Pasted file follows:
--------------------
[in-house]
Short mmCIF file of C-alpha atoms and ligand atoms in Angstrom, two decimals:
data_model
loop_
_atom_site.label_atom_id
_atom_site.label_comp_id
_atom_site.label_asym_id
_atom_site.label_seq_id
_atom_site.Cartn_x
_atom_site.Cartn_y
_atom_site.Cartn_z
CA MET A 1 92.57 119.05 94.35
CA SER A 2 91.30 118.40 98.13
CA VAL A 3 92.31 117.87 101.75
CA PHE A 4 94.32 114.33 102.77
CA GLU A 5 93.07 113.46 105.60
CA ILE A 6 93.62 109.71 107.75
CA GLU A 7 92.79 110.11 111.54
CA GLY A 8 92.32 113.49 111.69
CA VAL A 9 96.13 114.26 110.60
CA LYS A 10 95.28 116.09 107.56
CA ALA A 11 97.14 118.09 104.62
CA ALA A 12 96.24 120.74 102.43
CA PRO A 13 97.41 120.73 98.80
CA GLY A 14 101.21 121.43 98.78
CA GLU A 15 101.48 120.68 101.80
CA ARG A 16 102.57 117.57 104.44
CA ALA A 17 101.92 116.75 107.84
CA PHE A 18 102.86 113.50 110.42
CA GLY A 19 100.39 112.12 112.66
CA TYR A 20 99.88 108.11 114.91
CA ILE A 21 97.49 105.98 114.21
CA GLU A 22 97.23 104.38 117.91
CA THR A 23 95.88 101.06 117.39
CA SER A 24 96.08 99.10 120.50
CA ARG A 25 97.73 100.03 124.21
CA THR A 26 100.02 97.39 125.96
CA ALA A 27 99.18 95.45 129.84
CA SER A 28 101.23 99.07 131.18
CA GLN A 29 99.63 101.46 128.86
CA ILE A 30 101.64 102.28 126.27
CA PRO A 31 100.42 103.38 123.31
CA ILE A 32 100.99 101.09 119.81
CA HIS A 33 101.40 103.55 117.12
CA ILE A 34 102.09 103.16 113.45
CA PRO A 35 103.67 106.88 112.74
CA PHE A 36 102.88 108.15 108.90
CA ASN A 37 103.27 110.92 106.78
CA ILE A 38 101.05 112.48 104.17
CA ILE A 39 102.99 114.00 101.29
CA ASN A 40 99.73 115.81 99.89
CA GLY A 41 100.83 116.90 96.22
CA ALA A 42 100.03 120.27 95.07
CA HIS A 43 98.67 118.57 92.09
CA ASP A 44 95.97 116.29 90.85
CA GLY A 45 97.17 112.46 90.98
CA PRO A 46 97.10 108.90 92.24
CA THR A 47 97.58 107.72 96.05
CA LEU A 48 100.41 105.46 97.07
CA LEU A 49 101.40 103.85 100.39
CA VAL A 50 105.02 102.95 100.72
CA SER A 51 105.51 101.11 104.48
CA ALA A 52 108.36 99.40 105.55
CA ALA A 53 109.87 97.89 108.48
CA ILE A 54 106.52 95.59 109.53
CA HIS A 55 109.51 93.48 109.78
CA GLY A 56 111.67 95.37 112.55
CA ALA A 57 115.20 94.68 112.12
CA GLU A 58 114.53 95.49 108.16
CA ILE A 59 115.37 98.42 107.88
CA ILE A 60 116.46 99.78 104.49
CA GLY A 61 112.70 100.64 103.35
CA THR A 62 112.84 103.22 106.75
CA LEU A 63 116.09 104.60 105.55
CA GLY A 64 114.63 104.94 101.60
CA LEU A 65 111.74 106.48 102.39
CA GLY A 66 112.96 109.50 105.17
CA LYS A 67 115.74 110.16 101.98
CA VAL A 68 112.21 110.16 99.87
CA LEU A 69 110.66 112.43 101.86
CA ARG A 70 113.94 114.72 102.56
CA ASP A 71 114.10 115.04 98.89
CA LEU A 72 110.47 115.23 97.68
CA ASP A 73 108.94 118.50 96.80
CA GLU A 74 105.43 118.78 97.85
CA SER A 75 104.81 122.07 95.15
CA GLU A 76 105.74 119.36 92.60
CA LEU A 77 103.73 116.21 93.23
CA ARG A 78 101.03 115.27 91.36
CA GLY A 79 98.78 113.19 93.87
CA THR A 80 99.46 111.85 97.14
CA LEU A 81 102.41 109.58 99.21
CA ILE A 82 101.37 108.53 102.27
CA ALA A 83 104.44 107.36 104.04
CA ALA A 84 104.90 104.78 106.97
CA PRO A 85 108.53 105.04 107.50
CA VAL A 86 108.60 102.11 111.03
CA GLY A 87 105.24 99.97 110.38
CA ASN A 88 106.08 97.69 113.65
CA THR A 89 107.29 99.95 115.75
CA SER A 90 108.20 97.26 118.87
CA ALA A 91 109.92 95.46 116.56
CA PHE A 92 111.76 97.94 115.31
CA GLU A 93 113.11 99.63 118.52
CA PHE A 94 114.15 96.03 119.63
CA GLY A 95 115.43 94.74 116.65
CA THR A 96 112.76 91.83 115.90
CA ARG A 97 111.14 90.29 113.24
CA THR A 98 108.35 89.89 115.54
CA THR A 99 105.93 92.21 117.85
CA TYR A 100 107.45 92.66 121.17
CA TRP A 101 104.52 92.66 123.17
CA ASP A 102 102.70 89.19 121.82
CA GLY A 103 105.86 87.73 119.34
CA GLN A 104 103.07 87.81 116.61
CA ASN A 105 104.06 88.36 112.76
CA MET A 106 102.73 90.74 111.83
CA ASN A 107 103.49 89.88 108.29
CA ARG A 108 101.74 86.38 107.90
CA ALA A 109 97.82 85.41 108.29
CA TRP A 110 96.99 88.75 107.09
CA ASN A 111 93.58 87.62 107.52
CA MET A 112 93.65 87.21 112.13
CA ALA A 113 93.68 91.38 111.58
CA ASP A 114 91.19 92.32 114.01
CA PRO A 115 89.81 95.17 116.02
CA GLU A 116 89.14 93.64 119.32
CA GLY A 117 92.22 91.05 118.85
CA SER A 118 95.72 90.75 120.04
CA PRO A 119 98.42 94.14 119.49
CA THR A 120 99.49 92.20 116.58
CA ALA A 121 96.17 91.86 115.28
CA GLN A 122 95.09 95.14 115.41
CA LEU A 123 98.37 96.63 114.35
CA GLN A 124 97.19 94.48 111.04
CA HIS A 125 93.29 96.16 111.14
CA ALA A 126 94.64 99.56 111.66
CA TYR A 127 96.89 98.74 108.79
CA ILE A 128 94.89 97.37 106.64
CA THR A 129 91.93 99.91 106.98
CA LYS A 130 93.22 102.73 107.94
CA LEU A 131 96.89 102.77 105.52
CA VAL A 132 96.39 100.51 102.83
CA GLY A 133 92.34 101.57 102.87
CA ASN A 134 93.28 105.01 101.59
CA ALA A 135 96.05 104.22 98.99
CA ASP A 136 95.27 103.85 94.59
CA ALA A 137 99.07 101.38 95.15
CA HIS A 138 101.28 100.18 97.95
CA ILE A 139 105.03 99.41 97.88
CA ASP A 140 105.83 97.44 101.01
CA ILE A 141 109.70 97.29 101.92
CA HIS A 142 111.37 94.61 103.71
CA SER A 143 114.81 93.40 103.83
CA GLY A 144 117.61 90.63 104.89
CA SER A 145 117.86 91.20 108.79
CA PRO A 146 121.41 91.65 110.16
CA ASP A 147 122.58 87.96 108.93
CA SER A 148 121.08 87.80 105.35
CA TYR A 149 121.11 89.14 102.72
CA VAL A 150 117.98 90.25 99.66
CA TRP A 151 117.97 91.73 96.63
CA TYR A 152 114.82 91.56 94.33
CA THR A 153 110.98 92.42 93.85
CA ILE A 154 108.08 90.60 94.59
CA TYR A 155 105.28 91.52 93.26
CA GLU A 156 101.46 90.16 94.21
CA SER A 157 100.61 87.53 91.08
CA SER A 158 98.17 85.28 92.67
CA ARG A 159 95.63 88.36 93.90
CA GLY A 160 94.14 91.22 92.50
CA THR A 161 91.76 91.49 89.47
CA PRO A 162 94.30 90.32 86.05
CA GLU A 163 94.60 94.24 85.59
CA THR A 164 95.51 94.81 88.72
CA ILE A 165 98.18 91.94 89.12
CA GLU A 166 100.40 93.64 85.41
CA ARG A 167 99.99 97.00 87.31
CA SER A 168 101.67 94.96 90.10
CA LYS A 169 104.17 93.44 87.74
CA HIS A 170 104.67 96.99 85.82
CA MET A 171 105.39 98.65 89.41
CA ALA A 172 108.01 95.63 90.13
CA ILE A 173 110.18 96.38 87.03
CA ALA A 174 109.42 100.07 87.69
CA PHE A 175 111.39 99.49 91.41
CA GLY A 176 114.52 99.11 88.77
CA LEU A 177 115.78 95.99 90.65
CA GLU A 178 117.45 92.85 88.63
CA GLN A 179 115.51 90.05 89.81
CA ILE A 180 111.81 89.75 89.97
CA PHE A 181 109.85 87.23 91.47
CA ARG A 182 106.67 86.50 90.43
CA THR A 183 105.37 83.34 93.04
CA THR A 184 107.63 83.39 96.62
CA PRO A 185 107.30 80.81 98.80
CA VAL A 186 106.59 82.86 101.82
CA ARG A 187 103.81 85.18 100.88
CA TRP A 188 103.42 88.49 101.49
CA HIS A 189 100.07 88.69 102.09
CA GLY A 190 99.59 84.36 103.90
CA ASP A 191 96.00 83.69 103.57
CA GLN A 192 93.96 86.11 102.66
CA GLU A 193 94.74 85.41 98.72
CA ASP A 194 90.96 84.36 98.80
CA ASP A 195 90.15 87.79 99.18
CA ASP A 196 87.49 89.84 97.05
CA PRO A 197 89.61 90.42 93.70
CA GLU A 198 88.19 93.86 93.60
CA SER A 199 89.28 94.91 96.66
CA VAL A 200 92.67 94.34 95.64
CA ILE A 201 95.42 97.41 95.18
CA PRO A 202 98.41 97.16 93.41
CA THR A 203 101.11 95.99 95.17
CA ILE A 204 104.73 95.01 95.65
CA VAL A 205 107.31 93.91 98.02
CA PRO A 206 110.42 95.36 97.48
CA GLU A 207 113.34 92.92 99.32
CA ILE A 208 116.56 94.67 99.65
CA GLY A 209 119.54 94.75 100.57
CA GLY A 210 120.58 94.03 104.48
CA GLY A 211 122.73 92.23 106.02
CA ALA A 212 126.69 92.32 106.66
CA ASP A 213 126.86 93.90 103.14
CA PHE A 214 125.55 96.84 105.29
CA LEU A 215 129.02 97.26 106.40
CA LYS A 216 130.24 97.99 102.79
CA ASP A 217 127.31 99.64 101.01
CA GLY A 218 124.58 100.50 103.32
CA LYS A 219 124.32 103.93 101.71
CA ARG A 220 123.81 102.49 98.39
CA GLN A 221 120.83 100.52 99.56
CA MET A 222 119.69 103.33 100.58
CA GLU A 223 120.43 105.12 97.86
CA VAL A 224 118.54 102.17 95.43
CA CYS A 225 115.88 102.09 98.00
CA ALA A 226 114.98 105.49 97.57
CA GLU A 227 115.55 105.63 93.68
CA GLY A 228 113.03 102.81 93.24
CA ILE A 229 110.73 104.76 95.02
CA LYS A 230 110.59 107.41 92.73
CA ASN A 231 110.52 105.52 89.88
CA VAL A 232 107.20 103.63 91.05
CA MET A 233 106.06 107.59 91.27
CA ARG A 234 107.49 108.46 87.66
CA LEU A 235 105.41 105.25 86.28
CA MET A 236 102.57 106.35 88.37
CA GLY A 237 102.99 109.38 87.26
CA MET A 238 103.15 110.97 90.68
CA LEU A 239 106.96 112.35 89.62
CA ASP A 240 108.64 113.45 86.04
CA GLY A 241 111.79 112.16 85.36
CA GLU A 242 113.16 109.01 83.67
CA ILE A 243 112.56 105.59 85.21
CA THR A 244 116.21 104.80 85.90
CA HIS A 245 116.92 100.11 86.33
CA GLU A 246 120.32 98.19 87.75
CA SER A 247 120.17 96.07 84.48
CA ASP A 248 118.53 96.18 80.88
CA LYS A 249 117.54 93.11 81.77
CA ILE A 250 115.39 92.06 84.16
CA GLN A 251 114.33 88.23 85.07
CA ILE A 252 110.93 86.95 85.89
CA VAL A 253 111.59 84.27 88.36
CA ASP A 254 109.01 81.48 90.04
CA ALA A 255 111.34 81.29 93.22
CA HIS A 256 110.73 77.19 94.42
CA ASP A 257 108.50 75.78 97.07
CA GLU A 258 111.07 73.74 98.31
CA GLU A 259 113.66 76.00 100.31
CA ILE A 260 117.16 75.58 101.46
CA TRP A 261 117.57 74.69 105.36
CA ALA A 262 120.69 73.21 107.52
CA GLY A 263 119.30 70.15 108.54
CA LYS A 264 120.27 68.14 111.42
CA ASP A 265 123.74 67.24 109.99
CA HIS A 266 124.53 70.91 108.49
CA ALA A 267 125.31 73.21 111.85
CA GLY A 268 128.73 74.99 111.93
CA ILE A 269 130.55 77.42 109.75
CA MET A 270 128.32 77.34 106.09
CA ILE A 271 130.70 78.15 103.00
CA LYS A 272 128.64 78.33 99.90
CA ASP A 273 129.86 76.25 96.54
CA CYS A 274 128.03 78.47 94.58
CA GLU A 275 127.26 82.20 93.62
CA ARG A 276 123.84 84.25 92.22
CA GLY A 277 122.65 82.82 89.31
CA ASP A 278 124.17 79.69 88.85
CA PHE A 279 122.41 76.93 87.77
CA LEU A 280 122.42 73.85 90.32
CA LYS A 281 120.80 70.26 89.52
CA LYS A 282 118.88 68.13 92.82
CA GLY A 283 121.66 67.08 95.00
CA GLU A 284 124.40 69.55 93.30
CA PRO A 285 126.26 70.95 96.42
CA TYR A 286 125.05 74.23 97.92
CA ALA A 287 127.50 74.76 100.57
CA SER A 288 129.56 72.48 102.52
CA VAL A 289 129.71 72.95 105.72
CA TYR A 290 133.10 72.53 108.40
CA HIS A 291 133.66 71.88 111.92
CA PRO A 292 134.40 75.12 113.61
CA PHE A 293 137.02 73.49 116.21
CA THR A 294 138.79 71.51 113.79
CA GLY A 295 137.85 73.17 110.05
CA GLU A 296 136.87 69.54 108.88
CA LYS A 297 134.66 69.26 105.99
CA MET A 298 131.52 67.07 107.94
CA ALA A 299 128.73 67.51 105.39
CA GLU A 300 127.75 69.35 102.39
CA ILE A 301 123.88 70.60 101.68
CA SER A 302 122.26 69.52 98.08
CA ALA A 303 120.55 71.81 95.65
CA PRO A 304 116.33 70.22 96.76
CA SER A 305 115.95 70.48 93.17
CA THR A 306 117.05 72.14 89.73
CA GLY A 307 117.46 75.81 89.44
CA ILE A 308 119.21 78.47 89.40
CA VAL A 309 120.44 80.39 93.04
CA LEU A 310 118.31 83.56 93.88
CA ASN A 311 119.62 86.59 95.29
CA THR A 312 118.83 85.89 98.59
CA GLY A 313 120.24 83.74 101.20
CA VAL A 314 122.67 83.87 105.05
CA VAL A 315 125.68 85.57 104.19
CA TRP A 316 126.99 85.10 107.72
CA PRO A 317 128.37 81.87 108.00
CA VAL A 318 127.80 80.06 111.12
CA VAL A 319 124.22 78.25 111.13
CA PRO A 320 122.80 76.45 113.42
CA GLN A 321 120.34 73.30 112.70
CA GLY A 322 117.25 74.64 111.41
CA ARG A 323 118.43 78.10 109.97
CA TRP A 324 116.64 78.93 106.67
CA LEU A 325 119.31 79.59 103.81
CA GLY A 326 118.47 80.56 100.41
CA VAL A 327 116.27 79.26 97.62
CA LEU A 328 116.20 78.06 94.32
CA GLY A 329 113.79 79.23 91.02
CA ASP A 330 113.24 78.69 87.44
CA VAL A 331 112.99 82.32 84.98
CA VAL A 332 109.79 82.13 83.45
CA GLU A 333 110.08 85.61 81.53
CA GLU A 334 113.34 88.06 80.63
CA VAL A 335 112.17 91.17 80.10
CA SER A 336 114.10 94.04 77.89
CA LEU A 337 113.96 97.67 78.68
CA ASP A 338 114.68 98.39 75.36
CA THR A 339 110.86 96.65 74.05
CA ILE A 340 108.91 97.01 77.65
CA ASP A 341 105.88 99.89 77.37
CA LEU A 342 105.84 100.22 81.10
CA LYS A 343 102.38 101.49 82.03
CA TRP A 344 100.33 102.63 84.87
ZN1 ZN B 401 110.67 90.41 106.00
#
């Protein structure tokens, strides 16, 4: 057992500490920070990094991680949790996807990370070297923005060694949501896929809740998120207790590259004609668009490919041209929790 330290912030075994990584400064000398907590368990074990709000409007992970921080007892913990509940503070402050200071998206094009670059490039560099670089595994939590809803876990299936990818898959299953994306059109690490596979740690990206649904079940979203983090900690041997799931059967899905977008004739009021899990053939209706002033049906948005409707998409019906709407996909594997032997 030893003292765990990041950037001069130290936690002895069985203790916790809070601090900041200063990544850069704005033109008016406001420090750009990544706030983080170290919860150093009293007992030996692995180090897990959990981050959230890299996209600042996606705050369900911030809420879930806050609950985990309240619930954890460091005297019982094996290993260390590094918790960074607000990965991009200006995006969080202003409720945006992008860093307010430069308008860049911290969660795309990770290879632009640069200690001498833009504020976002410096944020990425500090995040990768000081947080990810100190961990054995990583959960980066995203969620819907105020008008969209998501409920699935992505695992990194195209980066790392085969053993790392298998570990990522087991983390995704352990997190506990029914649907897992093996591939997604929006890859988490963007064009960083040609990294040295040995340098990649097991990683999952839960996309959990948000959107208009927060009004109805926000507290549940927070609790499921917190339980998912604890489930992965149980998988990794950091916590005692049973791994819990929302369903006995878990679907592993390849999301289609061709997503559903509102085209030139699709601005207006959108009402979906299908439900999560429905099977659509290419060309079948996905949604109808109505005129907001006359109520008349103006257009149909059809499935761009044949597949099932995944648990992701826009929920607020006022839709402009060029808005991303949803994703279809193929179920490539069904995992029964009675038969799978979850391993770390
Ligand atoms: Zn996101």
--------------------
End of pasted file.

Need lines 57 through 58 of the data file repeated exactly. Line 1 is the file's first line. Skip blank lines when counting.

CA PRO A 46 97.10 108.90 92.24
CA THR A 47 97.58 107.72 96.05